Thread: linux

  1. #1
    hi all, ive unsuccessfully trying to install linuxcnc on my laptop, i have a working version of Ubuntu but cant find a successful install for the linuxcnc, can anyone help or share a link, i have found links that go back to older version of Ubuntu but nothing up to date, HELP!!!

  2. #2
    Quote Originally Posted by universally View Post
    hi all, ive unsuccessfully trying to install linuxcnc on my laptop, i have a working version of Ubuntu but cant find a successful install for the linuxcnc, can anyone help or share a link, i have found links that go back to older version of Ubuntu but nothing up to date, HELP!!!
    Have you tried here http://www.linuxcnc.org/ and used the live cd. Its not good using laptops for cnc as they use power saving etc. ..Clive

  3. #3
    yeah ive managed to do it, lord knows how but its on, just wanted to have a look at it really, will use a desktop for cnc, cheers clive

  4. #4
    ...and don't try to install Ubuntu and then LinuxCNC. LinuxCNC includes a custom-built Linux kernel that has been specially crafted to improve real-time operation. Download the kit from the LinuxCNC site, burn a DVD or write to a memory stick (the site gives instructions) and boot/install from that. That gives you all you need - it works pretty well. I went through the process a few weeks back when rebuilding a PC.

  5. #5
    Can you load LinuxCNC so it dual boots with Windows? I'd like to try it for turning but keep Mach for milling.

  6. #6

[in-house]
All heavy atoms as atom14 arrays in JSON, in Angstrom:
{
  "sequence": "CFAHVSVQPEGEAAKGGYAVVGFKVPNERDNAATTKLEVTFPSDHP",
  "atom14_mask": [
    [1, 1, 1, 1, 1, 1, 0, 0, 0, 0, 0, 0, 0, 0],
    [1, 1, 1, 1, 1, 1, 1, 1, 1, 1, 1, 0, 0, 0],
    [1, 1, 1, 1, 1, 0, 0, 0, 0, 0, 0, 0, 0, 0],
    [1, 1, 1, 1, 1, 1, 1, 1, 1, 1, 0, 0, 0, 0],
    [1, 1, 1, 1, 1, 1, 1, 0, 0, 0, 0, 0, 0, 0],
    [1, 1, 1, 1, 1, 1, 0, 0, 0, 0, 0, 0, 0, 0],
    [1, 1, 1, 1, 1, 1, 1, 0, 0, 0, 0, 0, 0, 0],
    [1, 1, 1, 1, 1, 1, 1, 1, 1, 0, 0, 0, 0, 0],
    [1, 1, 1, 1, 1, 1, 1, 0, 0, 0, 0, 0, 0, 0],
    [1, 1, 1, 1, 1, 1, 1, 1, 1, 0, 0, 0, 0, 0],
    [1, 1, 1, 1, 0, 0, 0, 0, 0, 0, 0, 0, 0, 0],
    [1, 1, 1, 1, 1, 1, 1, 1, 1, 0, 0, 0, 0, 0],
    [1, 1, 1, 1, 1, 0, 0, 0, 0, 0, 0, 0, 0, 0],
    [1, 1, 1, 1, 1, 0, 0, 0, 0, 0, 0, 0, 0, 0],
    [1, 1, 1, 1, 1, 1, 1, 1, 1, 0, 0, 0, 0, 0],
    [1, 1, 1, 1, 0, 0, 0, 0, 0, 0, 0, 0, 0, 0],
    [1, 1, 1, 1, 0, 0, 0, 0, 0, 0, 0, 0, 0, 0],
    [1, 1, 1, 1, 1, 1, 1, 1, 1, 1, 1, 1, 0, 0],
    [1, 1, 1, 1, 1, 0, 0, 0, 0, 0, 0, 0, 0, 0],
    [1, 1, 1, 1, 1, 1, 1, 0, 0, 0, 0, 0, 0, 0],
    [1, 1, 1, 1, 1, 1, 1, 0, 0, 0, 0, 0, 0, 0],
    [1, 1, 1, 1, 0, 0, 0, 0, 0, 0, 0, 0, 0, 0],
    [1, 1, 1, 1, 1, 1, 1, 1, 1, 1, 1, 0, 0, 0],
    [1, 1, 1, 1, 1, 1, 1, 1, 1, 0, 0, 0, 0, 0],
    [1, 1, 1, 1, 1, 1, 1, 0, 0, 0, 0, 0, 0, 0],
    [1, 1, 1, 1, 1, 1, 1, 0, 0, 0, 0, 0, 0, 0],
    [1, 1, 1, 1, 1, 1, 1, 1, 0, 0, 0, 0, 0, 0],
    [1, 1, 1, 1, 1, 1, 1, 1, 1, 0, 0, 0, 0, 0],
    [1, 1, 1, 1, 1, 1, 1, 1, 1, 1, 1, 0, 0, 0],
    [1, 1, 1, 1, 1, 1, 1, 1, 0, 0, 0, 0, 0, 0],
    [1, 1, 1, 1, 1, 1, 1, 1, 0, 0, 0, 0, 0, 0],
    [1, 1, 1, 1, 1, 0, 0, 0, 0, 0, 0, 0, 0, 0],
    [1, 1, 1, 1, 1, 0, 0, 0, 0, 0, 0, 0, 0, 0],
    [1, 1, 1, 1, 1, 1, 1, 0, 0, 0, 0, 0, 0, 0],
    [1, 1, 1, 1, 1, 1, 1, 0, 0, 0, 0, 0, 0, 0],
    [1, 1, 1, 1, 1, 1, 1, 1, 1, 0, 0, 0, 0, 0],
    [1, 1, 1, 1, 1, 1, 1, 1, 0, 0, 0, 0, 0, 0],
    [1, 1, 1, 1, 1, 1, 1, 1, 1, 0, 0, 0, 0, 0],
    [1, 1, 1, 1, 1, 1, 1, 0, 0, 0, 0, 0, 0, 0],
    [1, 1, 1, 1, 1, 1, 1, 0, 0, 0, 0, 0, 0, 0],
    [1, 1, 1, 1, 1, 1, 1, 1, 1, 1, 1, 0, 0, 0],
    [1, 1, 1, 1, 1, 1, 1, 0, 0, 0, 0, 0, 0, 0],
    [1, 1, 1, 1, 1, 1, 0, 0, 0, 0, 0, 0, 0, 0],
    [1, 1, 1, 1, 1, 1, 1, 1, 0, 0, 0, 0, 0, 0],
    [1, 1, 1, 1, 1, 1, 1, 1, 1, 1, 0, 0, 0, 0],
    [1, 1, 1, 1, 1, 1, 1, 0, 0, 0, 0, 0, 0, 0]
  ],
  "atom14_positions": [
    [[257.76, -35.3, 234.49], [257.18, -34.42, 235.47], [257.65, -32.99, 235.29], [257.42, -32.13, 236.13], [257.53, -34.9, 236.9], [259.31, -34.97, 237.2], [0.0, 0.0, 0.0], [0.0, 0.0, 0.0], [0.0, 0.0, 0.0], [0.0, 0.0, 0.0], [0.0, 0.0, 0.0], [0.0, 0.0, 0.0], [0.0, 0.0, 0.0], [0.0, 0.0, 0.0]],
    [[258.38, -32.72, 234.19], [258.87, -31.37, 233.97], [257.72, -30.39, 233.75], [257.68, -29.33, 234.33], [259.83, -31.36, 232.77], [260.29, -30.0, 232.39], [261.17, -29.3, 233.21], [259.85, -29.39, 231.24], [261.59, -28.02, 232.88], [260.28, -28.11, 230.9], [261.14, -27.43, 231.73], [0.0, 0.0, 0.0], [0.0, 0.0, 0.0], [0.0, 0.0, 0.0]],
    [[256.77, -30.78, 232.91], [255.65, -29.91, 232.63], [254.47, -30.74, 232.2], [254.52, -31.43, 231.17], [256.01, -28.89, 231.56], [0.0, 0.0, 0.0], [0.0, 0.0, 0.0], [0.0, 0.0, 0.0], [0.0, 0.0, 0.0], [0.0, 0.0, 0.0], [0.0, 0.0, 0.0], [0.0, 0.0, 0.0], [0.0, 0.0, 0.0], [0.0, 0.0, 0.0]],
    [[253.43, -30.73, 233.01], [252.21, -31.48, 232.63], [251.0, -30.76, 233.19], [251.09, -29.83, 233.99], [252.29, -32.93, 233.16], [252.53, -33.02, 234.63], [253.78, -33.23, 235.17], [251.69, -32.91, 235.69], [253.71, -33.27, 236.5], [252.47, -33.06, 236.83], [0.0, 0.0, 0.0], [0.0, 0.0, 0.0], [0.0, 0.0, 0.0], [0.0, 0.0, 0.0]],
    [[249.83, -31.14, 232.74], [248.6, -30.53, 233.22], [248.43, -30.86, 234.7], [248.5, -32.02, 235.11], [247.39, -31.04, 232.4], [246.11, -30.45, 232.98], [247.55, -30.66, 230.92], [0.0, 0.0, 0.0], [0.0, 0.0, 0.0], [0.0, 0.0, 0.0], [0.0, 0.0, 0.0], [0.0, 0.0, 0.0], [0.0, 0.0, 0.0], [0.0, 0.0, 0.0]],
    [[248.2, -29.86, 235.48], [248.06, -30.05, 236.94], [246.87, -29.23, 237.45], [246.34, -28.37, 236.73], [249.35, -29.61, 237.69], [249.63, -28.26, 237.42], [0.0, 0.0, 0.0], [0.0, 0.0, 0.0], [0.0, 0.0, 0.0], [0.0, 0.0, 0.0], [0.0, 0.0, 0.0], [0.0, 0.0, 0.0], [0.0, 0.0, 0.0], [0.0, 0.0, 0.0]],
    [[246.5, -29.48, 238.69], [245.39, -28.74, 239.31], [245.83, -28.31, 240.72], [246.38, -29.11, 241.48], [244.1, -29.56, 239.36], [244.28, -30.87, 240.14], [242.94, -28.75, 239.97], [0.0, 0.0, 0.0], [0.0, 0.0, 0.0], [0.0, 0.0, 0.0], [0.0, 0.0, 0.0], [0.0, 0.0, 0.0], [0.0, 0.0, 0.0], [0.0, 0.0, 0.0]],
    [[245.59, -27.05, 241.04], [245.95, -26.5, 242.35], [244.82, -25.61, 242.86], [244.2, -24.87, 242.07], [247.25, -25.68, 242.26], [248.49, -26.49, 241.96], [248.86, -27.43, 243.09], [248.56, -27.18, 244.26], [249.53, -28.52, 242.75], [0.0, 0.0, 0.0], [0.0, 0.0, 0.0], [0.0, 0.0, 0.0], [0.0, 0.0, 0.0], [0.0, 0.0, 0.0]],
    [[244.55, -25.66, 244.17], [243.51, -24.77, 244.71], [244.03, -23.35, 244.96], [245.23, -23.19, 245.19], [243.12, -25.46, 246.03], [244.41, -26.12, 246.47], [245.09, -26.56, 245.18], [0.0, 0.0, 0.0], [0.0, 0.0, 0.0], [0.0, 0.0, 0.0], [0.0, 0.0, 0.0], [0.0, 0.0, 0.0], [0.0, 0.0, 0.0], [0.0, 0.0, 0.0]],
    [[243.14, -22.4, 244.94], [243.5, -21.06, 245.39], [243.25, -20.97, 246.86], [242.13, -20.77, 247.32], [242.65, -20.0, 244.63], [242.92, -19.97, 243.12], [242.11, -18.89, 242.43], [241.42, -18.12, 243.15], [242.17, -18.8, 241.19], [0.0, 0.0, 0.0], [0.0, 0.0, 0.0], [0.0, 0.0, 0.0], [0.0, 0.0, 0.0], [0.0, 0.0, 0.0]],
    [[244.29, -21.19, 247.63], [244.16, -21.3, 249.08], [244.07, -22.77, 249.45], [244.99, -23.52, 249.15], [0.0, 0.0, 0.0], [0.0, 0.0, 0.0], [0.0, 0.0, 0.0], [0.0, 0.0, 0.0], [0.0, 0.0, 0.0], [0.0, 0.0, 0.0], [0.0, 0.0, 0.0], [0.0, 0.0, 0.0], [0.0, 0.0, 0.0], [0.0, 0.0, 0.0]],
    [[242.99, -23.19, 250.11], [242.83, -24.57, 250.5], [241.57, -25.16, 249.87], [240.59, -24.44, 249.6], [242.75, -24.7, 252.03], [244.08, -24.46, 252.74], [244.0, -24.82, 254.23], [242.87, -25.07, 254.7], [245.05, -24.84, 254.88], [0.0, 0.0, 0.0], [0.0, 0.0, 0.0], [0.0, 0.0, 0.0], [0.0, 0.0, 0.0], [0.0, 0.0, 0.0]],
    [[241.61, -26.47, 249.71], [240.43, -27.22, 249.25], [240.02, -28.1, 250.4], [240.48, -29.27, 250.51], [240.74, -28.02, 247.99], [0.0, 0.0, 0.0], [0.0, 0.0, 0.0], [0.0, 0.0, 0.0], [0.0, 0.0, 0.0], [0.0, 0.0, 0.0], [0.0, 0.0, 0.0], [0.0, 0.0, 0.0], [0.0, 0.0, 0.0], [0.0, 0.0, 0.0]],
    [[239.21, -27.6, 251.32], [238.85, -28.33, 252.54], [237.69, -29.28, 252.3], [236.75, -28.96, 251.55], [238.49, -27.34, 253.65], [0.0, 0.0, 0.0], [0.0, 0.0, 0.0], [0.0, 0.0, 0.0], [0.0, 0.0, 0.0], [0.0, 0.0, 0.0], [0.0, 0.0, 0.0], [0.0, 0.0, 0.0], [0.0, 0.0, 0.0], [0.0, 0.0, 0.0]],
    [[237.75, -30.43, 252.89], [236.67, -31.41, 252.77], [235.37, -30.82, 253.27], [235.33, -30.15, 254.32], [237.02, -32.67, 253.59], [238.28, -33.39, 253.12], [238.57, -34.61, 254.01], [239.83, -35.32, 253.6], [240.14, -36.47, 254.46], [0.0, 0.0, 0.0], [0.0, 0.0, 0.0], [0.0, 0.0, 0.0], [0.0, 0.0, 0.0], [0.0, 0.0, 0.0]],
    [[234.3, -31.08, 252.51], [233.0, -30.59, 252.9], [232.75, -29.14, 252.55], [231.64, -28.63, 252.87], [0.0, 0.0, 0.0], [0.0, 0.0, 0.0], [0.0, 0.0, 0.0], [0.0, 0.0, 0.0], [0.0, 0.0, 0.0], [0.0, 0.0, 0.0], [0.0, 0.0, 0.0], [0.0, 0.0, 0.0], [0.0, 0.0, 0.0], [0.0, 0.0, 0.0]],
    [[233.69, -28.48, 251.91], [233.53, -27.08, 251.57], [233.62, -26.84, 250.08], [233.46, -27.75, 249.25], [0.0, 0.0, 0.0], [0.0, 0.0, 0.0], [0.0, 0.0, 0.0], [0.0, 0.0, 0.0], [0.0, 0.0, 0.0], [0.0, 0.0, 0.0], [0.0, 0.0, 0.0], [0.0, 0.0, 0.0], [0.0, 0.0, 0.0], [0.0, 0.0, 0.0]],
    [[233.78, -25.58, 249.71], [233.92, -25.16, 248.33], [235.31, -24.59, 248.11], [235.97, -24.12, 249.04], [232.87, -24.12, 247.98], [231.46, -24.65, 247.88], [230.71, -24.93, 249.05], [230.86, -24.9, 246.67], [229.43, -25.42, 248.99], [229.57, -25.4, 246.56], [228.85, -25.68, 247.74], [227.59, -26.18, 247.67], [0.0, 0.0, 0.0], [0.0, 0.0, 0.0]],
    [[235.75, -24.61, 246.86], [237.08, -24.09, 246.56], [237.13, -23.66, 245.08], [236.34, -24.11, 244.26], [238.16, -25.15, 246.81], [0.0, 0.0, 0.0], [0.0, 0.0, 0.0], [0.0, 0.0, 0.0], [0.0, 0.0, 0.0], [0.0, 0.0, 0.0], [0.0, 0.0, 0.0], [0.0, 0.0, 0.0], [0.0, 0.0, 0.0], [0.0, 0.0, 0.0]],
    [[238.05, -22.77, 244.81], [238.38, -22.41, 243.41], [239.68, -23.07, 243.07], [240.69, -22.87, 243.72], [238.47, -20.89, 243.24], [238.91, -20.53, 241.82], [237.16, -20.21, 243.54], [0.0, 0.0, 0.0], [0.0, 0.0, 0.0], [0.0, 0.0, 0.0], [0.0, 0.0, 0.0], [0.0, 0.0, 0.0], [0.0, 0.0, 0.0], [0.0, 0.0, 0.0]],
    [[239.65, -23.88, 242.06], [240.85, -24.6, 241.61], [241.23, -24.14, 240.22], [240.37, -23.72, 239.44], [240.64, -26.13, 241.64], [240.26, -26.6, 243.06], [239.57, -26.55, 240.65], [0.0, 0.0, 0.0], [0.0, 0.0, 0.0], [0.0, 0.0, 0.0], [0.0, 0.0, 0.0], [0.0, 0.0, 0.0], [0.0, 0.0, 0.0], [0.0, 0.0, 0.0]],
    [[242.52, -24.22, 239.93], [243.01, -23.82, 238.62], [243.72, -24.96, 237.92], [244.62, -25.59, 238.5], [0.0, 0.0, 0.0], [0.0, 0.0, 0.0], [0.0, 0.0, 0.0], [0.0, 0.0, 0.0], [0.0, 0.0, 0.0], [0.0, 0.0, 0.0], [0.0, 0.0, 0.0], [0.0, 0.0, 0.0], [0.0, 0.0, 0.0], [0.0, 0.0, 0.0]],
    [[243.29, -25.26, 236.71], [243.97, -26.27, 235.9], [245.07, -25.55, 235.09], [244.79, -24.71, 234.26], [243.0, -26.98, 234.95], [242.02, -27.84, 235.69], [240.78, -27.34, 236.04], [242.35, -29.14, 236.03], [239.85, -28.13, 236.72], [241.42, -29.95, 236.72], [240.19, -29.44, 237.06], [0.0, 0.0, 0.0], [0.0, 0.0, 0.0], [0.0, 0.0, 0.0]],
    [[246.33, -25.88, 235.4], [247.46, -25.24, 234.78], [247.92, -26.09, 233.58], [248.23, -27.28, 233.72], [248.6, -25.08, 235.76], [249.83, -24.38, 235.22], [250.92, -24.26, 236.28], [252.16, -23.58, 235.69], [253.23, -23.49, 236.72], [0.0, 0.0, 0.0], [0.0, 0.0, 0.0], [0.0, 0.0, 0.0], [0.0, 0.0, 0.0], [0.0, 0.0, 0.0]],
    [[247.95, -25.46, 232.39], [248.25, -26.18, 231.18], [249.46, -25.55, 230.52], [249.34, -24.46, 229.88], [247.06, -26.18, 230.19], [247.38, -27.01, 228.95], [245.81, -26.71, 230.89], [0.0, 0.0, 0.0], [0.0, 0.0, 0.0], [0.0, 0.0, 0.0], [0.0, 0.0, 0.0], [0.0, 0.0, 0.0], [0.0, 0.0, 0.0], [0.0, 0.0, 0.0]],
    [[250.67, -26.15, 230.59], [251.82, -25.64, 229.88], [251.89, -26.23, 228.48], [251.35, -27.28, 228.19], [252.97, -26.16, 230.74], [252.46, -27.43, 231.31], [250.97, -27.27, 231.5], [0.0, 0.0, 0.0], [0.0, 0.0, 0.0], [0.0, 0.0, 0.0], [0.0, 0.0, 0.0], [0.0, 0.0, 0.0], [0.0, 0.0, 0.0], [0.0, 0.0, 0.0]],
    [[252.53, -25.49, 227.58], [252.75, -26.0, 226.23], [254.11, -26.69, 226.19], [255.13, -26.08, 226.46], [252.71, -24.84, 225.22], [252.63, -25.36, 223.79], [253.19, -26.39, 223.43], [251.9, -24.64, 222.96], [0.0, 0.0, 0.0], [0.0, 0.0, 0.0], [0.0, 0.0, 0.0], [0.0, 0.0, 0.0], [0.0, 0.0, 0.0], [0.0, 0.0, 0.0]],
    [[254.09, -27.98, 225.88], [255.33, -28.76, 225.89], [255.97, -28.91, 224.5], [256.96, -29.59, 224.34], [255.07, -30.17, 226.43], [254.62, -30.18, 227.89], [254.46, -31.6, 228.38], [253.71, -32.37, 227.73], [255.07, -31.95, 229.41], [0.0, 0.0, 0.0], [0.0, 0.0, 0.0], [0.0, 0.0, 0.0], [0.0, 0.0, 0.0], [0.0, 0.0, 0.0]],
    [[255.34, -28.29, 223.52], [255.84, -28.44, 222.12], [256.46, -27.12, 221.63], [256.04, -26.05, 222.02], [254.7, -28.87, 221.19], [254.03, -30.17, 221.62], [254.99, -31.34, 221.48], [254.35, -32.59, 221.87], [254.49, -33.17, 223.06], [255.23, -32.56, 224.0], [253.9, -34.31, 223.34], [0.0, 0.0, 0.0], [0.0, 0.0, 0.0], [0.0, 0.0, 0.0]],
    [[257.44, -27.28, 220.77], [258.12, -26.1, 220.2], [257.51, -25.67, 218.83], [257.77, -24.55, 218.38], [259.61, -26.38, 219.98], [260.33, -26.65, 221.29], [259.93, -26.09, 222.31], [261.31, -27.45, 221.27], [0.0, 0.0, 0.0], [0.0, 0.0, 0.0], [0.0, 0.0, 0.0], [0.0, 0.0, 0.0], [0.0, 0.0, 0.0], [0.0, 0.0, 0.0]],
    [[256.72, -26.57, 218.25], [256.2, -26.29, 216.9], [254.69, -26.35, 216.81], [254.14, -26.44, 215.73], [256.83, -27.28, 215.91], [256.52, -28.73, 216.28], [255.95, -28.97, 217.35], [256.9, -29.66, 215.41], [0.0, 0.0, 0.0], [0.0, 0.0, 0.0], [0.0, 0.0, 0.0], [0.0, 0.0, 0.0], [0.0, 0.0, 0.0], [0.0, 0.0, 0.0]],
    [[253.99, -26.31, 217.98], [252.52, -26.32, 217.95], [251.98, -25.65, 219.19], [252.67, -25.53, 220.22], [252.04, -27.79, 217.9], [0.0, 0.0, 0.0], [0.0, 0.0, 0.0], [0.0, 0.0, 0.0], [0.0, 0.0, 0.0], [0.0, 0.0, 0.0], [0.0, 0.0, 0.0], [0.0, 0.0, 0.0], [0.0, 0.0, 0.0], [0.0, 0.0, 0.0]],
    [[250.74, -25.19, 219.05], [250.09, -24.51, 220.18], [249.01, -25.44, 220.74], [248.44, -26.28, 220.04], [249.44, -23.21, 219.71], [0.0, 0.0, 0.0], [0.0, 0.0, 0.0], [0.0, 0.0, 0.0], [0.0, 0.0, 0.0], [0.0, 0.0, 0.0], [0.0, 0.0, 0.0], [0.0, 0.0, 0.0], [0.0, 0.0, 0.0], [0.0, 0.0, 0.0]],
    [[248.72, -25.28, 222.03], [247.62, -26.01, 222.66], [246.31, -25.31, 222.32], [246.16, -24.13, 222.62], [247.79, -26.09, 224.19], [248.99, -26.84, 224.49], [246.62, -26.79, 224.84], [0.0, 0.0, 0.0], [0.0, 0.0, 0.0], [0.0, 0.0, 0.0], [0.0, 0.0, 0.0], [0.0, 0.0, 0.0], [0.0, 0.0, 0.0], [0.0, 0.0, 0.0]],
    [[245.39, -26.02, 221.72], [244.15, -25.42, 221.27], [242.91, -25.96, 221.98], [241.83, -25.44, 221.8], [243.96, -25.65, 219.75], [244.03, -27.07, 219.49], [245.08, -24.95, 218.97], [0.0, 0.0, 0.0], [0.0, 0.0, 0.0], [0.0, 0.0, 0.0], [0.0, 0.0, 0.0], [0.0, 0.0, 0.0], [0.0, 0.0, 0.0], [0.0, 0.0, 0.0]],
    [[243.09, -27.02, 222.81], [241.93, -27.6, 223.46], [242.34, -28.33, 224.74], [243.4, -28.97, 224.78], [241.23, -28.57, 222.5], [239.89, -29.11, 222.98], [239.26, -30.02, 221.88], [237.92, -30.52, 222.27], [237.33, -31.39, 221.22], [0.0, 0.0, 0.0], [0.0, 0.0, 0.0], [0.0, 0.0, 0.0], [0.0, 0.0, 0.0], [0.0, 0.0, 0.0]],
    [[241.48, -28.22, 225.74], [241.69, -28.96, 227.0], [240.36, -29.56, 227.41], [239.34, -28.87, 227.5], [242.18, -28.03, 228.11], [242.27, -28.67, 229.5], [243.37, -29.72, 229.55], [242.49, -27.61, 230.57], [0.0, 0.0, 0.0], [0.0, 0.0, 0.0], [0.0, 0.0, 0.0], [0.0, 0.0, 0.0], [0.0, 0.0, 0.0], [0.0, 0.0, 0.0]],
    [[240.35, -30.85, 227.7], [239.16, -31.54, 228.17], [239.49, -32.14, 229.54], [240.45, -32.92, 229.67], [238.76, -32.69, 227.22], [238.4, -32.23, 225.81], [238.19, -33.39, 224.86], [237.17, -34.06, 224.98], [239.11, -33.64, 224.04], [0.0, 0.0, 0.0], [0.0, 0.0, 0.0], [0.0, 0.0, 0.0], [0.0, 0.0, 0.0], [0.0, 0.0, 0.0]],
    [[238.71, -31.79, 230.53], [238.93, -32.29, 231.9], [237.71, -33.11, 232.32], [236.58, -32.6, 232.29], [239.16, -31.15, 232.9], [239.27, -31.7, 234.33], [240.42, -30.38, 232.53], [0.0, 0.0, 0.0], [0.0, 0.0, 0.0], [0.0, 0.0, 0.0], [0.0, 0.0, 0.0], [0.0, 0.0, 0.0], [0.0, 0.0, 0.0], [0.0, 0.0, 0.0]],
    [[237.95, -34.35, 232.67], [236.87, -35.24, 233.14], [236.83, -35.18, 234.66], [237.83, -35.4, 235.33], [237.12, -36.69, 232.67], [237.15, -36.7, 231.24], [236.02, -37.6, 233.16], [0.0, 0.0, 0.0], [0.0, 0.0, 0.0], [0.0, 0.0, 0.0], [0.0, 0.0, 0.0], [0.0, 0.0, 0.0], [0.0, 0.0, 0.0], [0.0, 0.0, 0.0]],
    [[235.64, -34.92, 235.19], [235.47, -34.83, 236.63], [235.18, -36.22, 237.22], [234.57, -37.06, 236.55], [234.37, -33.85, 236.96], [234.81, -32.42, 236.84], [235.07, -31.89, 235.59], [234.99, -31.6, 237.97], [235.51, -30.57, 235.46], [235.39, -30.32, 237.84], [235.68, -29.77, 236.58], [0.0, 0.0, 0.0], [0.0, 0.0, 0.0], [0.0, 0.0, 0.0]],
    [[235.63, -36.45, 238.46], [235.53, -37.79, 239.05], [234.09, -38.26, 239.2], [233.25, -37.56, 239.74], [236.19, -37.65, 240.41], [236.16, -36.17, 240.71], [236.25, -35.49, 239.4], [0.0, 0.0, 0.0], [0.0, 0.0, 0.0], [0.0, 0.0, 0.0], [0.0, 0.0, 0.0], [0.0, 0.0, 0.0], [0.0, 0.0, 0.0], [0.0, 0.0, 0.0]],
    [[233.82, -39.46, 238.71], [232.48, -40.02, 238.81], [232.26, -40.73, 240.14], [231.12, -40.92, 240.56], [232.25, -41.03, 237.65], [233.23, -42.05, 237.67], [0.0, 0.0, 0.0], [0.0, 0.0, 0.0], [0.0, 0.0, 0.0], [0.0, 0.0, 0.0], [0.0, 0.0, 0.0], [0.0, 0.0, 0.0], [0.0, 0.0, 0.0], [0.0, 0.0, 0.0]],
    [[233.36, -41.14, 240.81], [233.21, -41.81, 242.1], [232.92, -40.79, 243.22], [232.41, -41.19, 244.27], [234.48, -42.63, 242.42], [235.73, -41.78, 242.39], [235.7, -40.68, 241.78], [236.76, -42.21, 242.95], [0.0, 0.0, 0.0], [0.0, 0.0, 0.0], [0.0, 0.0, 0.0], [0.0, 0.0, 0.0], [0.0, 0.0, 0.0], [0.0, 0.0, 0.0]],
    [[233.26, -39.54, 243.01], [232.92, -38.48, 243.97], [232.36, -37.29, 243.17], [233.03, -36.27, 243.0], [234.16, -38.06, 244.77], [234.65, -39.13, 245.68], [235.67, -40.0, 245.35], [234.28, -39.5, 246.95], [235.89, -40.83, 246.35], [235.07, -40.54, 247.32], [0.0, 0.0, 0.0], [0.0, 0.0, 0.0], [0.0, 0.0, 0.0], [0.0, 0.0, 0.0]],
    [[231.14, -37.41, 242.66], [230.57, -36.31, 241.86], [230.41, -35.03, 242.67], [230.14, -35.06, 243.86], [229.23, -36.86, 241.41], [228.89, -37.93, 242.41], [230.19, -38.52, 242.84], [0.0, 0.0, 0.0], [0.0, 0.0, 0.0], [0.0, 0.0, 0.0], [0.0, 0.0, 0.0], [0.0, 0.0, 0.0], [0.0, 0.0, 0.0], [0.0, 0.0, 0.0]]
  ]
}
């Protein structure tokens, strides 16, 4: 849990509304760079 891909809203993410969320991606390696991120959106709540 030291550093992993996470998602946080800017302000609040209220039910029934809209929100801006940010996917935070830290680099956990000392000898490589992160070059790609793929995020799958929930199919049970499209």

Yes - instructions on the LinuxCNC website. Install Windows first, then LinuxCNC. My garage PC is set up to do this and it seems to work fine.

  7. #7
    Excellent! Thanks Neale.

  8. #8
    good advice :) whats the ease of operation with linux compared with mach

  9. #9
    Purely personal view (no axe to grind over the whole Windows/Linux shouting match) - for the kind of work I do at present, not much difference at all. I admit to only playing with a demo copy of Mach3 so far, but I shall be migrating to that as my new machine will use a motion controller that doesn't work with LinuxCNC. I helped someone get Mach3 up and running on a new machine once, and even though I had to do a bit of web browsing to find out where various bits and pieces and parameter settings were in the interface, the underlying functions were the same as LinuxCNC. For vanilla out-of-the-box operation, they both do all the basics. I am only moving to Mach3 because of the motion controller support, although the availability of various add-on options (different screen layouts, additional interfaces for controlling probing, things like that) seems to be much better on the proprietary Mach3 system than the open-source LinuxCNC. The garage PC only runs the router, so apart from LinuxCNC/Mach3, all I do is copy files over the network from my main server system, or occasionally use a web browser or play radio recordings (but not while cutting). Not a lot to choose between the systems for that kind of thing, once you have them set up.

    The differences, where they exist, might be a bit subtle for the new user looking to choose. For example, one relevant difference for me is that Mach3 supports proper dual-motor homing on a single axis, where LinuxCNC (surprisingly, considering how long people have been talking about it) does not. But even that functionality varies once you add in an external motion controller. People can and do argue for hours about which is the "nicest" user interface but frankly, you can get to grips with the basics with either, or look for add-ons (or even write your own) in either system if you are that way inclined.

  10. #10
    Again not getting into Mach v Linux I use both mill Linux and router Mach.
    One big difference is that Linux will pause almost instantly while Mach has to empty it buffer (that can mean the machine can run half the table length before it will stop). I think you can get motion controller card for Linux.
    You are right saying Linux won't do the homing with twin axis. That was one reason I had to go with Mach3.
    Mach has the more user friendly front end. But both are good. ..Clive

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